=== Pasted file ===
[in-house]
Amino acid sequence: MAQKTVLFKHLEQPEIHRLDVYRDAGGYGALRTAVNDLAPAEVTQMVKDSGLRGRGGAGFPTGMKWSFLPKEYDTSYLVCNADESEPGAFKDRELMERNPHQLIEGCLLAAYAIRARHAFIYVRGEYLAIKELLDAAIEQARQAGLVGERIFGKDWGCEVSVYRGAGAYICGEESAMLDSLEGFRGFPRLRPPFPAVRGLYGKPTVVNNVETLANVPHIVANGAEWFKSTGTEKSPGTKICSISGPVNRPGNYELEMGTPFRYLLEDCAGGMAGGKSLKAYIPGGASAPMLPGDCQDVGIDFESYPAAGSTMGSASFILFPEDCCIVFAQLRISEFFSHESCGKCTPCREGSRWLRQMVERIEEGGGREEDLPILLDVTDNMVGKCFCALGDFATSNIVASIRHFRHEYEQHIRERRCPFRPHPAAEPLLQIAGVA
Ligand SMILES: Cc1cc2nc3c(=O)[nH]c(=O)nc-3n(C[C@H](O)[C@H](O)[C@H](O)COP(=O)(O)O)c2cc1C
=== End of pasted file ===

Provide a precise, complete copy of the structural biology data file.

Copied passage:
[in-house]
Amino acid sequence: MAQKTVLFKHLEQPEIHRLDVYRDAGGYGALRTAVNDLAPAEVTQMVKDSGLRGRGGAGFPTGMKWSFLPKEYDTSYLVCNADESEPGAFKDRELMERNPHQLIEGCLLAAYAIRARHAFIYVRGEYLAIKELLDAAIEQARQAGLVGERIFGKDWGCEVSVYRGAGAYICGEESAMLDSLEGFRGFPRLRPPFPAVRGLYGKPTVVNNVETLANVPHIVANGAEWFKSTGTEKSPGTKICSISGPVNRPGNYELEMGTPFRYLLEDCAGGMAGGKSLKAYIPGGASAPMLPGDCQDVGIDFESYPAAGSTMGSASFILFPEDCCIVFAQLRISEFFSHESCGKCTPCREGSRWLRQMVERIEEGGGREEDLPILLDVTDNMVGKCFCALGDFATSNIVASIRHFRHEYEQHIRERRCPFRPHPAAEPLLQIAGVA
Ligand SMILES: Cc1cc2nc3c(=O)[nH]c(=O)nc-3n(C[C@H](O)[C@H](O)[C@H](O)COP(=O)(O)O)c2cc1C